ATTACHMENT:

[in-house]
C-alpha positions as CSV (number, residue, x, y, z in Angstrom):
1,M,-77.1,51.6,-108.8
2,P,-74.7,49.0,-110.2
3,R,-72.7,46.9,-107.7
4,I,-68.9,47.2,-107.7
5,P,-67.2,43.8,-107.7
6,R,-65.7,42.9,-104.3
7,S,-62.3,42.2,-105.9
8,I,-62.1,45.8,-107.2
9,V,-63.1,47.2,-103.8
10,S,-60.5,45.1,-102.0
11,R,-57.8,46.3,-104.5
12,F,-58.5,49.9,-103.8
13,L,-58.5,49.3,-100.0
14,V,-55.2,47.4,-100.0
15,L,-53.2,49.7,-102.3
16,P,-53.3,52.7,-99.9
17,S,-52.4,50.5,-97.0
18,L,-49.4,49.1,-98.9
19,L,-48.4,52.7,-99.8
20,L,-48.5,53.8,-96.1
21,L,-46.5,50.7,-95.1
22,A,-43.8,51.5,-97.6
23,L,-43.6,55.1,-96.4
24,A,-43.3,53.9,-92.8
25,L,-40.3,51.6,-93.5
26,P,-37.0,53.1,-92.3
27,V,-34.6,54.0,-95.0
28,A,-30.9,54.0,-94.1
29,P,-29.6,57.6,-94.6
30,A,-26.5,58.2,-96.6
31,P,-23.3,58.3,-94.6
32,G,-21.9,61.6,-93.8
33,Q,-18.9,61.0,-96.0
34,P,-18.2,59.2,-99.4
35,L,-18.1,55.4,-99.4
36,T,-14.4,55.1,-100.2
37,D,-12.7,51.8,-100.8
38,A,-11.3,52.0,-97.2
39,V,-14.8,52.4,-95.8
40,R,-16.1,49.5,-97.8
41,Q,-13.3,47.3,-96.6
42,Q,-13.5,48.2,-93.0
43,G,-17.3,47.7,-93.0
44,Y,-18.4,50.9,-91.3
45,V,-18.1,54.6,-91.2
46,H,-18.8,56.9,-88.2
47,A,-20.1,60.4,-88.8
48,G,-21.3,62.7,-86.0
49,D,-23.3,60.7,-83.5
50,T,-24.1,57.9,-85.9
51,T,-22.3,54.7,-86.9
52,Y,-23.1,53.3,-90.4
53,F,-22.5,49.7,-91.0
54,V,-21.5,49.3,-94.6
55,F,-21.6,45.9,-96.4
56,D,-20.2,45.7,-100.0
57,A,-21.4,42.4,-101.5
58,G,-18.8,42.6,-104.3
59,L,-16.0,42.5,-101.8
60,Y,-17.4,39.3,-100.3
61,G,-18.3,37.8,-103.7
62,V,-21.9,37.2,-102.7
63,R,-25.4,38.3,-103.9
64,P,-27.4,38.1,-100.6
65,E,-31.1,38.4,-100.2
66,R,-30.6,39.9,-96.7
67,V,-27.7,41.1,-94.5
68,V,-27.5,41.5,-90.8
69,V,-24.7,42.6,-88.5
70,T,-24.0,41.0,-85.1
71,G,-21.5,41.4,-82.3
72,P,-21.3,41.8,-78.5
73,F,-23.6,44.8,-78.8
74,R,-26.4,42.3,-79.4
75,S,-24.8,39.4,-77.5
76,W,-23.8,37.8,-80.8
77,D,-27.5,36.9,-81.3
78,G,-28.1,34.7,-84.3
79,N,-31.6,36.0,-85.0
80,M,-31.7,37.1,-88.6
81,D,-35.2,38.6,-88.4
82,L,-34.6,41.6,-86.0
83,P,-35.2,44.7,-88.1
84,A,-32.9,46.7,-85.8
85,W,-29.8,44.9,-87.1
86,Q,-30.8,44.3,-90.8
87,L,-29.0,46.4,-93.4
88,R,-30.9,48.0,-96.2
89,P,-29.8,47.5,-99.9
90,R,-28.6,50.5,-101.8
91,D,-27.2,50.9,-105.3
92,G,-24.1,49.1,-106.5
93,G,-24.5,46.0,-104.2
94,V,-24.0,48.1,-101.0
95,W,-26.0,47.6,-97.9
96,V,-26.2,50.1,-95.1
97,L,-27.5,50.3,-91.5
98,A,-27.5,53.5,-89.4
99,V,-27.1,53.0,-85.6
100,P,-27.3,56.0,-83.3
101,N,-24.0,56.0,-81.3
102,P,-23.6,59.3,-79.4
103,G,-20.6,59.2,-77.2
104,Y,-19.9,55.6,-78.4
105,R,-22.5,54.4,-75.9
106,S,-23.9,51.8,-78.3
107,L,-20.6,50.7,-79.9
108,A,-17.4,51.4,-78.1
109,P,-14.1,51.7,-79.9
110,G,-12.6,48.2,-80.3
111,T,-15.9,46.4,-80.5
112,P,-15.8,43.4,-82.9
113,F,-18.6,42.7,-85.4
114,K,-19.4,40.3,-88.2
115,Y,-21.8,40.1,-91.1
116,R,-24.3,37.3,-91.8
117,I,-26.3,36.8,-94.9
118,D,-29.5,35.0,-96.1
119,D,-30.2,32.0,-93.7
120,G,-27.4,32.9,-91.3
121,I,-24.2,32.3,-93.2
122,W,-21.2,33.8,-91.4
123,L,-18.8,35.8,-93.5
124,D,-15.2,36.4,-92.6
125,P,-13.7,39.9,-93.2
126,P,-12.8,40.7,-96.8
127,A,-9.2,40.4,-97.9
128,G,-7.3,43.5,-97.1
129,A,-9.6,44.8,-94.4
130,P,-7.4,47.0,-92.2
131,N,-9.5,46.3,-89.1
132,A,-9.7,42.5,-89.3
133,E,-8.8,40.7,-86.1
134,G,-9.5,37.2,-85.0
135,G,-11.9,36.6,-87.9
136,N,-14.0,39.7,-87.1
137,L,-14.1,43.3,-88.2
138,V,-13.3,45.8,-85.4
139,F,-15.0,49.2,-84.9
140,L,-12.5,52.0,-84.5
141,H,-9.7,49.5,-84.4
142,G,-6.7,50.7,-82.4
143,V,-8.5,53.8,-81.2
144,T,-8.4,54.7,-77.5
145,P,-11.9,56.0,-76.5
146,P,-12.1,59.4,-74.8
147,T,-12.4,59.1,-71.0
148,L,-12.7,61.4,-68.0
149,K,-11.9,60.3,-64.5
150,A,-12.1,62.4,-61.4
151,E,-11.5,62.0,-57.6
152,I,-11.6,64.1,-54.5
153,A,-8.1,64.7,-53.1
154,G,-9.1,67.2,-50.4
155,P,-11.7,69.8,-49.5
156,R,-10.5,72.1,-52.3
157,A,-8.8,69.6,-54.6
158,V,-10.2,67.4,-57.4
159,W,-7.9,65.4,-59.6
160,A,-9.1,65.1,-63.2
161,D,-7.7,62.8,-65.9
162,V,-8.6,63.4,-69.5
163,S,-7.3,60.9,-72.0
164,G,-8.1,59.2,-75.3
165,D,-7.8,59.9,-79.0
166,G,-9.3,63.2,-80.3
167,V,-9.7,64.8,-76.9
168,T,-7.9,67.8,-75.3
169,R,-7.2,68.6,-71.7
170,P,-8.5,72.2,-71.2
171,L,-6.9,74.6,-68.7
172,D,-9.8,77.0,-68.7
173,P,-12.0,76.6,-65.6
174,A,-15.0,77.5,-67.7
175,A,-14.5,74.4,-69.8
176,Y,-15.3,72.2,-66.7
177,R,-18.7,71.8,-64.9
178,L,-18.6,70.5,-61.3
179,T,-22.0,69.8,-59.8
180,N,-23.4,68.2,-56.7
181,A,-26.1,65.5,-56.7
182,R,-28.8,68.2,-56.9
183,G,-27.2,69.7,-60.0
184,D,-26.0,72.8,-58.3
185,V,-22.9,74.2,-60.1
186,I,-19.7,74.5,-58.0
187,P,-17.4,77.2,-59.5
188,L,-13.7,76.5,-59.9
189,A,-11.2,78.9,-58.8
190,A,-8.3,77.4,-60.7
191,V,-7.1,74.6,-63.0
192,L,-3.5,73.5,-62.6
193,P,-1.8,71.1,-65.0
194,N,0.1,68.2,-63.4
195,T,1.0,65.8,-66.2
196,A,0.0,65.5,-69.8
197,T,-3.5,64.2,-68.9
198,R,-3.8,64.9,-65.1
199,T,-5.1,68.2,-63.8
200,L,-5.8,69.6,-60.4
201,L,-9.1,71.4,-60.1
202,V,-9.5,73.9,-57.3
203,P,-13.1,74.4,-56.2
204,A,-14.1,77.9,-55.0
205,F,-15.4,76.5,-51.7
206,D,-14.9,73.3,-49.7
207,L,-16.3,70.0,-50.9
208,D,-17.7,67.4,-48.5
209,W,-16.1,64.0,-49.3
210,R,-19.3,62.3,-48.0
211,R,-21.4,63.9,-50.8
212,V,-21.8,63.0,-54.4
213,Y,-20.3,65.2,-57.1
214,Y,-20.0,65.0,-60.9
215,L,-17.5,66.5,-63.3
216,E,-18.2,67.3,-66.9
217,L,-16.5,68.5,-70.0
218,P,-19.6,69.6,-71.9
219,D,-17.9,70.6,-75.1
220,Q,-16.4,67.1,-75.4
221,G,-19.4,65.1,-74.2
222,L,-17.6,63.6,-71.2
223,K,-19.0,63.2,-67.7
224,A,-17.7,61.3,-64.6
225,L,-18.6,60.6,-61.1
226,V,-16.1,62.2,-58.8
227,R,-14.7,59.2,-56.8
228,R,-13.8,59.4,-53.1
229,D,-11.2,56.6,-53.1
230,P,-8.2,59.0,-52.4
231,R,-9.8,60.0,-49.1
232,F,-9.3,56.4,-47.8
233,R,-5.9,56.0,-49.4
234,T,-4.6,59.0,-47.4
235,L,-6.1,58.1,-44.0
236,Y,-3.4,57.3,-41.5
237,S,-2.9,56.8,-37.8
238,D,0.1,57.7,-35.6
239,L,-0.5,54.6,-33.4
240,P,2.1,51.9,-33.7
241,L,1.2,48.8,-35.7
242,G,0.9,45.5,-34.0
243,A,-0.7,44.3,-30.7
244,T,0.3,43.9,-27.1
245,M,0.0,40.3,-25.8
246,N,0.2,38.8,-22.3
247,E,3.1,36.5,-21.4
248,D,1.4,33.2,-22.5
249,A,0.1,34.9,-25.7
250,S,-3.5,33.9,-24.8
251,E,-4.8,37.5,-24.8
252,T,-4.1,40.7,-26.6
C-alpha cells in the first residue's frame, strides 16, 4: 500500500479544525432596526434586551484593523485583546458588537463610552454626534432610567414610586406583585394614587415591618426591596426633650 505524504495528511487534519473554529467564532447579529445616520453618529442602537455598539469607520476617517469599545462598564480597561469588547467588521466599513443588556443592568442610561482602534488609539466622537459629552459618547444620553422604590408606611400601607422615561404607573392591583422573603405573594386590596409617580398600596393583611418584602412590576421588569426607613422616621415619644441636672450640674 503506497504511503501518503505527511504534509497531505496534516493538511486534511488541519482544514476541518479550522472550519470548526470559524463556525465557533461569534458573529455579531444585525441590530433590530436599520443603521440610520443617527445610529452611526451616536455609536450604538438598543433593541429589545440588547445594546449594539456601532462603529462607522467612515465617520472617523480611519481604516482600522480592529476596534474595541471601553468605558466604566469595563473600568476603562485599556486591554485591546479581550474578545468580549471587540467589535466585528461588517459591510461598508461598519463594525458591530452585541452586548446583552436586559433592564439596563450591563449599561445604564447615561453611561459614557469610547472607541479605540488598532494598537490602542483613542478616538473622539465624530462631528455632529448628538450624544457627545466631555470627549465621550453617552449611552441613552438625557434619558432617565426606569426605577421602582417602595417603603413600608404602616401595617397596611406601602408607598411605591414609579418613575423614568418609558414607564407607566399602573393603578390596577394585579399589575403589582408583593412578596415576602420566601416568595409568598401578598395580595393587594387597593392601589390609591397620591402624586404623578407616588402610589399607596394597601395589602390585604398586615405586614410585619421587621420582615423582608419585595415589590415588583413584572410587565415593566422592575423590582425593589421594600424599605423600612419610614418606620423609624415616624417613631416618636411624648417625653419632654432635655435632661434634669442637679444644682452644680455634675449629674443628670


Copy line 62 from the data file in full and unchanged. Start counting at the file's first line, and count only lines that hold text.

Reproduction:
60,Y,-17.4,39.3,-100.3